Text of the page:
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FOR IMMEDIATE RELEASE
June 22, 2012

Governor Quinn Signs Laws to Improve Public Safety and Criminal Justice in Illinois
New Laws Will Crack Down on Crime; Continue to Manage Prison Population and Encourage Positive Behavior

CHICAGO – June 22, 2012. Governor Pat Quinn today signed several new laws that together will improve public safety and criminal justice in Illinois. Senate Bill 2621 increases accountability in the state’s prison system by setting new guidelines that strengthen the Department of Corrections’ (DOC) ability to manage the state’s prison population. Forty-six other states have adopted similar laws, which also encourage non-violent offenders to pursue positive rehabilitation strategies.

“Ensuring public safety is my top priority,” Governor Quinn said. “This is good criminal justice policy and good public safety policy that will manage our prison population and make non-violent offenders less likely to commit crime in the future.”

SB 2621, sponsored by Sen. Kwame Raoul (D-Chicago) and Rep. Barbara Flynn Currie (D-Chicago), passed both houses with bi-partisan support and has been endorsed by many criminal justice organizations, including the John Howard Association. The law increases safety inside prisons by allowing DOC to award sentence credit to non-violent offenders who have shown willingness to correct their behavior through successful completion of rehabilitation.

Sentencing credit has existed in Illinois law since 1978 but under the new law, inmates would only be eligible to receive sentence credit after serving at least 60 days in DOC custody. Inmates who display appropriate, positive behavior will be reviewed and evaluated by DOC to determine whether they are eligible to receive credit. Under the new law, DOC will consider and evaluate an inmate’s prior offenses, the circumstances of the inmate’s current holding offense, as well as the offender’s potential for rehabilitation prior to the decision to award sentencing credit. DOC will also have the right to revoke credit if an inmate demonstrates negative or violent behavior. As a result of the Governor’s 2009 Crime Reduction Act, there will also be a risk assessment tool in place this year to ensure that sentences are administered according to individual evaluation of the inmate.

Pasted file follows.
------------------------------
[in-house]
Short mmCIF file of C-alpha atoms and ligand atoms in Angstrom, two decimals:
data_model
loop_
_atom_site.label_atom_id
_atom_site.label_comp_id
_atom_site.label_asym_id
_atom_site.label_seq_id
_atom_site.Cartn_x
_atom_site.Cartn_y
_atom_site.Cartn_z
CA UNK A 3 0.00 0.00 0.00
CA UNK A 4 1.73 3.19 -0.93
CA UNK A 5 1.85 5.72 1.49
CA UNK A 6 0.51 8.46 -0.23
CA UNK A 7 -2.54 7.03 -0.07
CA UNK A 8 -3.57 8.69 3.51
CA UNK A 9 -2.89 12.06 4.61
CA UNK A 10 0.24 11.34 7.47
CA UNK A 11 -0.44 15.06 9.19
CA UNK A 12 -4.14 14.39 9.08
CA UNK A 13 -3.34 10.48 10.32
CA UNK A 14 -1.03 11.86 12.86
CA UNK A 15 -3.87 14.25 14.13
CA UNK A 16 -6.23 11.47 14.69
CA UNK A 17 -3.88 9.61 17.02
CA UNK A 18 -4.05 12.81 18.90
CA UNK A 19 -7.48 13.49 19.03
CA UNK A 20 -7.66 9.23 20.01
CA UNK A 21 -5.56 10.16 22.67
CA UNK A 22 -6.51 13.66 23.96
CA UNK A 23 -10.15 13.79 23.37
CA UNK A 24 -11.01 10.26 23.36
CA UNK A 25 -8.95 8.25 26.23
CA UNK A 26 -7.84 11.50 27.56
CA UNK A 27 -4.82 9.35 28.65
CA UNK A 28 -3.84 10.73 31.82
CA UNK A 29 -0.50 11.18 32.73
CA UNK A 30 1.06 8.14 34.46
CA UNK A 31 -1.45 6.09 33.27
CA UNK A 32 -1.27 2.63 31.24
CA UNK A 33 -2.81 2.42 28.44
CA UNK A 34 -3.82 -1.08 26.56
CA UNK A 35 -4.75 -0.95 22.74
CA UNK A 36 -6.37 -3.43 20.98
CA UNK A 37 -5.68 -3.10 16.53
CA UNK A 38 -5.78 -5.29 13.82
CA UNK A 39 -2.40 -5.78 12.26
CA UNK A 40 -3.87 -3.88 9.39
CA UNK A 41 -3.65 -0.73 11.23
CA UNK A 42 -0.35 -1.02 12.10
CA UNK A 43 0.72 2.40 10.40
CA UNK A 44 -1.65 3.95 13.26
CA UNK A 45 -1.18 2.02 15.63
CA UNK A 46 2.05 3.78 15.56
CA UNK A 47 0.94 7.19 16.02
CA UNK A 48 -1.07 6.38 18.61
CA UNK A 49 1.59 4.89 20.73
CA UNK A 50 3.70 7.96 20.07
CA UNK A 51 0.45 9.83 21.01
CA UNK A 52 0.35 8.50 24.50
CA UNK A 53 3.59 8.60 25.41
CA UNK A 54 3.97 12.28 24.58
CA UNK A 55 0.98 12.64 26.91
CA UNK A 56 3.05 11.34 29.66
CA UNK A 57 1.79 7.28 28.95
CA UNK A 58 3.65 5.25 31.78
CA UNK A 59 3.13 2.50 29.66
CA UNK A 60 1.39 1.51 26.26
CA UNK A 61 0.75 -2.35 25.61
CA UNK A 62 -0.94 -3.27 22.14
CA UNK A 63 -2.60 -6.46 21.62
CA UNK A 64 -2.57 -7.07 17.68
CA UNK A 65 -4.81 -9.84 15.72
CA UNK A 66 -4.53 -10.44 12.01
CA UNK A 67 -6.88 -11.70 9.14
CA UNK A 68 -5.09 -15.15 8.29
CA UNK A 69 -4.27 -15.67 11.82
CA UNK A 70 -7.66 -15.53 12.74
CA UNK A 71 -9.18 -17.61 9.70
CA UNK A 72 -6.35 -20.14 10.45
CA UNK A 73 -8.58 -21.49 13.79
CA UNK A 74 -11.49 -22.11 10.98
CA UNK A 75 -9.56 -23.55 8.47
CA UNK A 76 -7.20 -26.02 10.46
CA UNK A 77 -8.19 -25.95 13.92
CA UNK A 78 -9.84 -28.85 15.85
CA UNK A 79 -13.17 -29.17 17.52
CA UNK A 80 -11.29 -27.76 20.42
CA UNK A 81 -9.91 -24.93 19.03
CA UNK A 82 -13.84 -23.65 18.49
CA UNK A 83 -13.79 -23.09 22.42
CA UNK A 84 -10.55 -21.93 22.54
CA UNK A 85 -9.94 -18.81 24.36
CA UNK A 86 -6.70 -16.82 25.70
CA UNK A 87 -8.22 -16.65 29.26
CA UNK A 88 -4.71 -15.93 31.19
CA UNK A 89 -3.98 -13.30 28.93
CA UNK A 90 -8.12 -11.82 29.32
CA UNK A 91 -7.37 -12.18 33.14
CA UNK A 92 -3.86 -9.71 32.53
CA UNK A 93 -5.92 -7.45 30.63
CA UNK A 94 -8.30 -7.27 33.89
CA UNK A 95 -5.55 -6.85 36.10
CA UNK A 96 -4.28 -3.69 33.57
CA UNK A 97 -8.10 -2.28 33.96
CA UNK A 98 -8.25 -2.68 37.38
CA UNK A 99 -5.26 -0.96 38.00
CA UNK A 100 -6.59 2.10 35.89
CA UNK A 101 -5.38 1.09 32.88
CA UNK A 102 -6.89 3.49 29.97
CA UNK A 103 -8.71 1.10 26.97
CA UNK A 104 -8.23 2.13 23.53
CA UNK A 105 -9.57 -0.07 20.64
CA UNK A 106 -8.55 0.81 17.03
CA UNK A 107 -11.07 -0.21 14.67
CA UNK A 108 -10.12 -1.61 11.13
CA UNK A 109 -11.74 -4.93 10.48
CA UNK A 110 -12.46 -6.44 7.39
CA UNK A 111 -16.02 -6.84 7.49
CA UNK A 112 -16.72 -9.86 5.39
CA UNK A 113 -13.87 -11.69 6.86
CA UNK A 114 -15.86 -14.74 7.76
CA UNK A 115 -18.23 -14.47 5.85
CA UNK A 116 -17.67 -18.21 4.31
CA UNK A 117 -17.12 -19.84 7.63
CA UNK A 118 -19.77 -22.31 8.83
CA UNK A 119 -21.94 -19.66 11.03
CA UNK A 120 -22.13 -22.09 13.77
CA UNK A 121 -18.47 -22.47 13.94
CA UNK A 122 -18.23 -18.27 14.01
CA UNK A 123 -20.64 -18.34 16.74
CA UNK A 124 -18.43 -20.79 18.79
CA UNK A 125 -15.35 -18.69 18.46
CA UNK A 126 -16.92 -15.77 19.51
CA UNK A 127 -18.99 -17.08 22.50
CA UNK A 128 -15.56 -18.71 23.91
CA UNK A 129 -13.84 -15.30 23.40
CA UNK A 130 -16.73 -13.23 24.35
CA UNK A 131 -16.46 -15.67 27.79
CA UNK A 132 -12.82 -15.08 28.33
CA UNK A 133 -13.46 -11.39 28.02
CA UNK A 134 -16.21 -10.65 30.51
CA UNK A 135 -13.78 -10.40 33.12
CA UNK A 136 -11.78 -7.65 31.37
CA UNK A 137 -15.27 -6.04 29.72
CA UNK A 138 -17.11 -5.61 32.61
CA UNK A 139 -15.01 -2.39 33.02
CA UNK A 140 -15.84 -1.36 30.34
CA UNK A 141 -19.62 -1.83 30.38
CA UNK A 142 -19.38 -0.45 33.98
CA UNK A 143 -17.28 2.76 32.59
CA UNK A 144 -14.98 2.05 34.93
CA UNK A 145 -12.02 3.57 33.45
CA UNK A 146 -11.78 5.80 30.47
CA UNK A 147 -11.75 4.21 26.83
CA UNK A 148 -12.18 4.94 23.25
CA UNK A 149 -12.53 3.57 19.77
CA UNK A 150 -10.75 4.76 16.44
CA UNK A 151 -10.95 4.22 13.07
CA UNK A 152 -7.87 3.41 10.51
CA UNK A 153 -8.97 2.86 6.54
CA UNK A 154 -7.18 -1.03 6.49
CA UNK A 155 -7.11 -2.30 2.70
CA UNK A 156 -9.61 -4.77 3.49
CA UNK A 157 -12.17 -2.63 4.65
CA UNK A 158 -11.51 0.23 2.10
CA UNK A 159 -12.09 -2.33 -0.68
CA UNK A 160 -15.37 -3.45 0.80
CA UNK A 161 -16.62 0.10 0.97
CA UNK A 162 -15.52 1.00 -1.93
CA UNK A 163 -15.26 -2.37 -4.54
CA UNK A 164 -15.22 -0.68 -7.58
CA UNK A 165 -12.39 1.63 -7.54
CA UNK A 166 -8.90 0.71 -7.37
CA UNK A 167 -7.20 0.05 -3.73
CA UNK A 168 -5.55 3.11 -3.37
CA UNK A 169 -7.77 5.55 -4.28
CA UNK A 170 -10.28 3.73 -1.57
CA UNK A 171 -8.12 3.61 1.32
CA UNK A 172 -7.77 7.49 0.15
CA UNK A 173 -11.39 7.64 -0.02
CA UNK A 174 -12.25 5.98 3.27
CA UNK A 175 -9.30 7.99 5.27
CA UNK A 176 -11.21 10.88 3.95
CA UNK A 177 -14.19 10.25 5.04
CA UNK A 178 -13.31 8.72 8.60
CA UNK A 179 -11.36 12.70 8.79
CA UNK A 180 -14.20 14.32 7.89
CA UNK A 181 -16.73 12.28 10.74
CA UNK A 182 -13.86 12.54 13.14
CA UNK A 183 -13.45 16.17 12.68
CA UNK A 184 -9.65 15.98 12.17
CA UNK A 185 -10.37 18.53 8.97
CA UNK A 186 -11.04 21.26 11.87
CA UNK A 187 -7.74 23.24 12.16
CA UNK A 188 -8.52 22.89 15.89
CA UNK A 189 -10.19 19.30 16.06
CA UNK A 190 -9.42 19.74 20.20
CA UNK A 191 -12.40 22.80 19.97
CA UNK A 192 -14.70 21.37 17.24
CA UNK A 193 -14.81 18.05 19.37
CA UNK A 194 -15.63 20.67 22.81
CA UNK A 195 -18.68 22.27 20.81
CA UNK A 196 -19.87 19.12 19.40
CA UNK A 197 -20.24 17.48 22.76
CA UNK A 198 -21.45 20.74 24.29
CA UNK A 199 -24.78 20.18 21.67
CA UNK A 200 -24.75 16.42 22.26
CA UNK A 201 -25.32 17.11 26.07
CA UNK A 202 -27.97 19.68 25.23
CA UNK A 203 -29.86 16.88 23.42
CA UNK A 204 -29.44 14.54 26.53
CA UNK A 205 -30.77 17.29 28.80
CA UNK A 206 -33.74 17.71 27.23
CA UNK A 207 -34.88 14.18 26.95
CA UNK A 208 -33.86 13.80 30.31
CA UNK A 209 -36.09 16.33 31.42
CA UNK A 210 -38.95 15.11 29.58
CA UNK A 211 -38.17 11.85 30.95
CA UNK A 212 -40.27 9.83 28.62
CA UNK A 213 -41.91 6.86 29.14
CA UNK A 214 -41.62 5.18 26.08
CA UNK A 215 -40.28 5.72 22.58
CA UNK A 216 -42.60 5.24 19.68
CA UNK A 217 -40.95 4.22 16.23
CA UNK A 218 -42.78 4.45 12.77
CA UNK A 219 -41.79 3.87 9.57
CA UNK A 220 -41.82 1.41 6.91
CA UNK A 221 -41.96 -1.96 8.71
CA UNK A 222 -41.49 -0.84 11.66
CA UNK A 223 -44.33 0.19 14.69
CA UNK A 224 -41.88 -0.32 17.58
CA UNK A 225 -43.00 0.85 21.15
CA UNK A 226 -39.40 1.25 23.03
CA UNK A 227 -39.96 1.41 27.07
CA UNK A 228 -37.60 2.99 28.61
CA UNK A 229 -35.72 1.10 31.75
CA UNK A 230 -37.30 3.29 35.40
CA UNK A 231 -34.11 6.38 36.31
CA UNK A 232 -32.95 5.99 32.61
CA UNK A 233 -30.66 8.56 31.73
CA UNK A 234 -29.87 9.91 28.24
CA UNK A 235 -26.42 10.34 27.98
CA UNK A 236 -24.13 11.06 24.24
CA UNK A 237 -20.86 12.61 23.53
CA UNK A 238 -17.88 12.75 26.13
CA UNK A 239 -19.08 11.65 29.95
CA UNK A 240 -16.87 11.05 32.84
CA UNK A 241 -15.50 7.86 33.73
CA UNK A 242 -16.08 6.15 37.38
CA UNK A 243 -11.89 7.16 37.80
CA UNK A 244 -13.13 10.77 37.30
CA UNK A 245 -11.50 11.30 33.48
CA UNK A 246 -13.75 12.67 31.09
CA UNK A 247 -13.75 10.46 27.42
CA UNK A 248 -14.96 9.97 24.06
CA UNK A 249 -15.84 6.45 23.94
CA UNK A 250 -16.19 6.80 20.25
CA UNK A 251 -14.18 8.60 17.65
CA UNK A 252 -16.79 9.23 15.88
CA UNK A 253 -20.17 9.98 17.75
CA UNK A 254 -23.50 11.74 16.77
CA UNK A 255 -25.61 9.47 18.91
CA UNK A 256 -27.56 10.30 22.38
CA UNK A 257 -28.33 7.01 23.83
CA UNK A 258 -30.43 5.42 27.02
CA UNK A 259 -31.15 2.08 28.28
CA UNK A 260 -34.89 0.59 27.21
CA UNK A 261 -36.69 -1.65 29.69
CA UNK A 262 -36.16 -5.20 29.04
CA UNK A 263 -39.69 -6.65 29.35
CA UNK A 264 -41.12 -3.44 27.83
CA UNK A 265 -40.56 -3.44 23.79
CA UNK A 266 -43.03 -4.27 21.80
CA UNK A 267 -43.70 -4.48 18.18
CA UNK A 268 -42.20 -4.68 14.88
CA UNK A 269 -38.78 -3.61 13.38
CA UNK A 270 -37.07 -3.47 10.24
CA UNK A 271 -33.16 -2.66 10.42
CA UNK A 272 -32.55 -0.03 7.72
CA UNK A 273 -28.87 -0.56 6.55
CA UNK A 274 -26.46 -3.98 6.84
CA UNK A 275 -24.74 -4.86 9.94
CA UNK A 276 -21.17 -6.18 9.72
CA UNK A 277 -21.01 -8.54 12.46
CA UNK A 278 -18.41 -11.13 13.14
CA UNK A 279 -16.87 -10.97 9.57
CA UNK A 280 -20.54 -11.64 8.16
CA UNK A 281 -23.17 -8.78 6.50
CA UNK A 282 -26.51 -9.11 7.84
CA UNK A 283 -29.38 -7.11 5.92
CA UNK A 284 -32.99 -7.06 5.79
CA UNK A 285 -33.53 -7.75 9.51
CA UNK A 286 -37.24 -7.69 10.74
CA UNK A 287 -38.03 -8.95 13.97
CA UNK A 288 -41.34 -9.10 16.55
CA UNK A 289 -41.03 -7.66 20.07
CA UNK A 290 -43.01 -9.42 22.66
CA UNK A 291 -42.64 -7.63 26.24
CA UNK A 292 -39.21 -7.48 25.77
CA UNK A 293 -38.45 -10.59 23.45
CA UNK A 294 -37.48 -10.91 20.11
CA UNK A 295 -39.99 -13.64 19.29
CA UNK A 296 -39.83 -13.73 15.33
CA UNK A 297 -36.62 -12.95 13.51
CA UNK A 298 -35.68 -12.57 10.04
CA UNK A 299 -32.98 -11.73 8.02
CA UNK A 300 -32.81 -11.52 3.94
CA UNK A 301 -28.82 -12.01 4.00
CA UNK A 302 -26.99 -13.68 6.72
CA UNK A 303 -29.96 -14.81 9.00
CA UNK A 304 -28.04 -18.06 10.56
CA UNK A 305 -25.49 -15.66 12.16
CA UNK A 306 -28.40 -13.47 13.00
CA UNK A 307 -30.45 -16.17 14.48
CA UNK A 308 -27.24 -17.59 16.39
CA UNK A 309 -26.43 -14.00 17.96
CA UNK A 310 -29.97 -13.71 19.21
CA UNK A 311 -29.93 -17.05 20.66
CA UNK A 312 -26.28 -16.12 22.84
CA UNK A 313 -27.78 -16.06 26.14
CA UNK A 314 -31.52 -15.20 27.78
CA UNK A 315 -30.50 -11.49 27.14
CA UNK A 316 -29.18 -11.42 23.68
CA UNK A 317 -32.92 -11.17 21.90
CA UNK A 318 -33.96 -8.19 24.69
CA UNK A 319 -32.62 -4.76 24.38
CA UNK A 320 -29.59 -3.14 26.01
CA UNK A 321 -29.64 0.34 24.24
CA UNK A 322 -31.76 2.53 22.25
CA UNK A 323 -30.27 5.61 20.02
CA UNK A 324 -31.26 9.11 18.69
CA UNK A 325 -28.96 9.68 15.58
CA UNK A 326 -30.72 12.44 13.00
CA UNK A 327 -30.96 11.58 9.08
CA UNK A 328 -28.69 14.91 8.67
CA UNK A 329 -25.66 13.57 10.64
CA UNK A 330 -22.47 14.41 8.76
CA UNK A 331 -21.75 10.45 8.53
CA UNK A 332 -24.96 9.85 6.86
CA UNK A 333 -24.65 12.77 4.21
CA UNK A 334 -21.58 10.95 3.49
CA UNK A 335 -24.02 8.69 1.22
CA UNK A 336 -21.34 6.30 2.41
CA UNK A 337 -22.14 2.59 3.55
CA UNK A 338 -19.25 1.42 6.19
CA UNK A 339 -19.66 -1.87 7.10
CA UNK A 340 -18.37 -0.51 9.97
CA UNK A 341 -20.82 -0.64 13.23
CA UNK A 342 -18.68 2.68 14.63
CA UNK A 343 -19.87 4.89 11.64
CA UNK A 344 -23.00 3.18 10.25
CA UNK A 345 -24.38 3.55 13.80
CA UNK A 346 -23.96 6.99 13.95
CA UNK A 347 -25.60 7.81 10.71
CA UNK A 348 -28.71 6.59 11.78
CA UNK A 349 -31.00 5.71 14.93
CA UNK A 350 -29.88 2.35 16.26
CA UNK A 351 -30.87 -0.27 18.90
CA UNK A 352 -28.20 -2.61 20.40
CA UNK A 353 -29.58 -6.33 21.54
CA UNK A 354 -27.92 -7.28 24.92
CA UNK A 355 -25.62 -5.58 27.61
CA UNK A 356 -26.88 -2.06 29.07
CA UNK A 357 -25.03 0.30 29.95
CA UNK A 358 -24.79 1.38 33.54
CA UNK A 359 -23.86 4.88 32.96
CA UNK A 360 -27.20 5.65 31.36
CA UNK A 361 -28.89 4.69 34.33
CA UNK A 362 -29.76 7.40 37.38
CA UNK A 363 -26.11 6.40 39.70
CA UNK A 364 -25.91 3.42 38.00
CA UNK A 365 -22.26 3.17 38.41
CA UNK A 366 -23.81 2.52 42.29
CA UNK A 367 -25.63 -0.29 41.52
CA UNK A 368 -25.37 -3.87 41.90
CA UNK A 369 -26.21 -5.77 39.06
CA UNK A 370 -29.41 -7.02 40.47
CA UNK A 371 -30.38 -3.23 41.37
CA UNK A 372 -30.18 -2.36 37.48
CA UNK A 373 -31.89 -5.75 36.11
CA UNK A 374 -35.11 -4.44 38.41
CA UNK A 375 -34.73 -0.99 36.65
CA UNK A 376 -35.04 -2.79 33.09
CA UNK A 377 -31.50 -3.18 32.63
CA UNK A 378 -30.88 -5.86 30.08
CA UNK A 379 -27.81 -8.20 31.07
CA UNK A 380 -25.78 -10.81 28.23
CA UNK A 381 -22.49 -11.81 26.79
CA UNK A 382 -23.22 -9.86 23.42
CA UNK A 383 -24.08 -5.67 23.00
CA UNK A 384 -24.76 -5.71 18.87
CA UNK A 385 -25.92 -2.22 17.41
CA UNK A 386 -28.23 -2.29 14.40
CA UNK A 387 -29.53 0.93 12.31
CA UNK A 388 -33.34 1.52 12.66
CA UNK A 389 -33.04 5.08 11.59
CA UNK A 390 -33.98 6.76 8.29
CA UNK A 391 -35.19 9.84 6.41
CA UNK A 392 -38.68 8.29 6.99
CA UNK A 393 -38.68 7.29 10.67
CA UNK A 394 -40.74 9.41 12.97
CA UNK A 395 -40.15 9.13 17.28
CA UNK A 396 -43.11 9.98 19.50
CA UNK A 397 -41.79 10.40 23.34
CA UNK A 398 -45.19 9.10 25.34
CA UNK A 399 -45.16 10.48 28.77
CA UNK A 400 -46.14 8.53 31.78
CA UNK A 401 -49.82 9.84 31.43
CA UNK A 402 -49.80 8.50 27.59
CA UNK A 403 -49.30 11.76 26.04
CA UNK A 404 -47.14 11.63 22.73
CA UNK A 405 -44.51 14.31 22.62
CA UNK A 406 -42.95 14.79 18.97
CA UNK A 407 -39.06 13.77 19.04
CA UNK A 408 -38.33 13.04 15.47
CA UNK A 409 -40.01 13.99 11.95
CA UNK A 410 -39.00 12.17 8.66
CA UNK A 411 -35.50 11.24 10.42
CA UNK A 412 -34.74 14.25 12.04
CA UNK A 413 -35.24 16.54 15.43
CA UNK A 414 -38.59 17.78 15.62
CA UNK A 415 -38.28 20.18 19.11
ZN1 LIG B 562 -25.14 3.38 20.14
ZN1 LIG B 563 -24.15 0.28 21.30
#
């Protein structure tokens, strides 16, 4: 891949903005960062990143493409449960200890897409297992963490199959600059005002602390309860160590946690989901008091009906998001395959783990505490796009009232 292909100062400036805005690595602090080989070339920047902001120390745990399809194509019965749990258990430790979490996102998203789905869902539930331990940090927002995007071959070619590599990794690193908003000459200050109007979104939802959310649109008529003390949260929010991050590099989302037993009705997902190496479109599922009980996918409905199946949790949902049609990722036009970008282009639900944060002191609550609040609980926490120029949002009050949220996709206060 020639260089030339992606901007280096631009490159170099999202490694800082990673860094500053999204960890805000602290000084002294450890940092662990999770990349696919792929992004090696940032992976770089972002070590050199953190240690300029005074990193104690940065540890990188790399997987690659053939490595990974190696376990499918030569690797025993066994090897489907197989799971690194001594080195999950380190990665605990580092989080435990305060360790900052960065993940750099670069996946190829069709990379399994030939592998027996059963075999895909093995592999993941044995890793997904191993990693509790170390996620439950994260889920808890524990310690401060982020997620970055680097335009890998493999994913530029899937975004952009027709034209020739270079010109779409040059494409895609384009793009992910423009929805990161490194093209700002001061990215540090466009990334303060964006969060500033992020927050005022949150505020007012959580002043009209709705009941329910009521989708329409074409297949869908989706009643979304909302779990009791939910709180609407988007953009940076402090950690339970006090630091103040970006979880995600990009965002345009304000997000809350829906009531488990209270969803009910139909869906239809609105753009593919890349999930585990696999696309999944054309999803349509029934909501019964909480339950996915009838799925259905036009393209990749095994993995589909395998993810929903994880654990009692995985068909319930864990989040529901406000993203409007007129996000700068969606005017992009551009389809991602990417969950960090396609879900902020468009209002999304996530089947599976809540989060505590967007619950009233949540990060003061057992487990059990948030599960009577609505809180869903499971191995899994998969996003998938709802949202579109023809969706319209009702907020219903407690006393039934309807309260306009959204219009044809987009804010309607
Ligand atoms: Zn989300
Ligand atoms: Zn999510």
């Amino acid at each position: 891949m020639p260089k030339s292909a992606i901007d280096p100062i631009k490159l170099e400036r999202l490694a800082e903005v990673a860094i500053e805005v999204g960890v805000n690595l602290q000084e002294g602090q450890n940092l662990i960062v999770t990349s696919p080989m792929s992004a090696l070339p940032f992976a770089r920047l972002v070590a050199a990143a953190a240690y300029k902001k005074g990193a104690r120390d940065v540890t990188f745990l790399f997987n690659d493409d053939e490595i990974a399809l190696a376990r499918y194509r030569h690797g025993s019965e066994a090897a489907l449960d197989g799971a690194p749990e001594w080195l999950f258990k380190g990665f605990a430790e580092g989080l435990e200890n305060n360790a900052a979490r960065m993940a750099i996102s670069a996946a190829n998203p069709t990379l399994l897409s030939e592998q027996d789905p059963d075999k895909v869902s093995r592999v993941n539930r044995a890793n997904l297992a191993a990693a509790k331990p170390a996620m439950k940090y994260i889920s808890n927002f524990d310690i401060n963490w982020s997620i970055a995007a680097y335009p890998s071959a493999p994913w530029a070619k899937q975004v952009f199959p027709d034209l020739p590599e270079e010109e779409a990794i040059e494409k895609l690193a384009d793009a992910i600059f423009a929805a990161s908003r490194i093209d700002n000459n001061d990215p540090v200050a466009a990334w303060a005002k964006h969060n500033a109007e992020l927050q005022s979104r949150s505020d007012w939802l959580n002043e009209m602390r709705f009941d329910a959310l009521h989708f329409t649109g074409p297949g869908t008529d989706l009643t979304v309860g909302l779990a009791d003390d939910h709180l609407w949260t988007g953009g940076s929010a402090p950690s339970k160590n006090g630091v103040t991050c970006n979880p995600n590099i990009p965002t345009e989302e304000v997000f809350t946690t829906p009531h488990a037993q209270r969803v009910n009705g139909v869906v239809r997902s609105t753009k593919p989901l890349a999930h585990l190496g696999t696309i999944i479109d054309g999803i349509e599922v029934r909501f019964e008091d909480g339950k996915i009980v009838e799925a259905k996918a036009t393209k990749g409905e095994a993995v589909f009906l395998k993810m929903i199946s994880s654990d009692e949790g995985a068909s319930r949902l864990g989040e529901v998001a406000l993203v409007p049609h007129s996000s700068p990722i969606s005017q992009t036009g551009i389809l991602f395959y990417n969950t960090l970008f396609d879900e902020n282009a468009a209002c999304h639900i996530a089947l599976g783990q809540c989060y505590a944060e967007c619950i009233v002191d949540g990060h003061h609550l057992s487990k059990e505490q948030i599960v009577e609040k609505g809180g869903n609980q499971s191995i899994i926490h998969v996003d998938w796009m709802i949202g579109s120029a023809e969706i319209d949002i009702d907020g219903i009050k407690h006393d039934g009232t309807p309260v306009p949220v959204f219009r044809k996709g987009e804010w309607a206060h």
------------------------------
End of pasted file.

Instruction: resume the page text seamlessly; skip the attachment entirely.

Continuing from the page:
SB 2621 also increases transparency by requiring DOC to provide annual reports to the Governor and General Assembly containing program statistics, how the new policies are being implemented and how sentence credit is being awarded. Additionally, county state’s attorneys, county sheriffs and the committing county will receive notification two weeks prior to an inmate’s release.

In order to qualify for sentencing credit, inmates will be required to successfully complete rehabilitation treatments, which could include substance abuse treatment, adult education, and behavior modification or life skills programs. Inmates may also receive sentence credit for passing the Test of General Educational Development (GED) while in DOC custody.

“Presenting inmates with an additional incentive for good behavior will improve the environment inside our facilities and allow the department to focus our efforts on violent criminals,” said Illinois Department of Corrections Director S.A. “Tony” Godinez. “Eligible inmates will now have the benefit of receiving sentence credit appropriately and responsibly as the department continues to look for effective, safe and secure methods of managing state prisons.”

SB 2621 is effective immediately.

Governor Quinn also signed additional laws to increase public safety and protect children from predators. Senate Bill 3579, sponsored by Sen. Kirk Dillard (R-Hinsdale) and Rep. Sandra Pihos (R-Glen Ellyn), prohibits sex offenders from participating in holiday celebrations where minors are present, for example handing out candy on Halloween. The law goes into effect Jan. 1. Senate Bill 3809, sponsored by Sen. John Mulroe (D-Chicago) and Rep. Darlene Senger (R-Naperville), enables park districts to have criminal background checks performed to determine whether a job applicant is a delinquent minor for committing certain offenses, such as sexual assault. The law goes into effect immediately.

Senate Bill 3258, sponsored by Sen. Iris Martinez (D-Chicago) and Rep. Scott Penny (D-Belleville), clarifies violations included in the Sex Offender Registry, and prevents arrest records for reckless driving from being sealed before the offender reaches the age of 25. The law goes into effect Jan. 1. House Bill 4590, sponsored by Rep. Bill Cunningham (D-Chicago) and Sen. Tim Bivins (R-Dixon), adds new information, such as known gang affiliations, to inmate record files housed at the Department of Corrections. The law is effective immediately.



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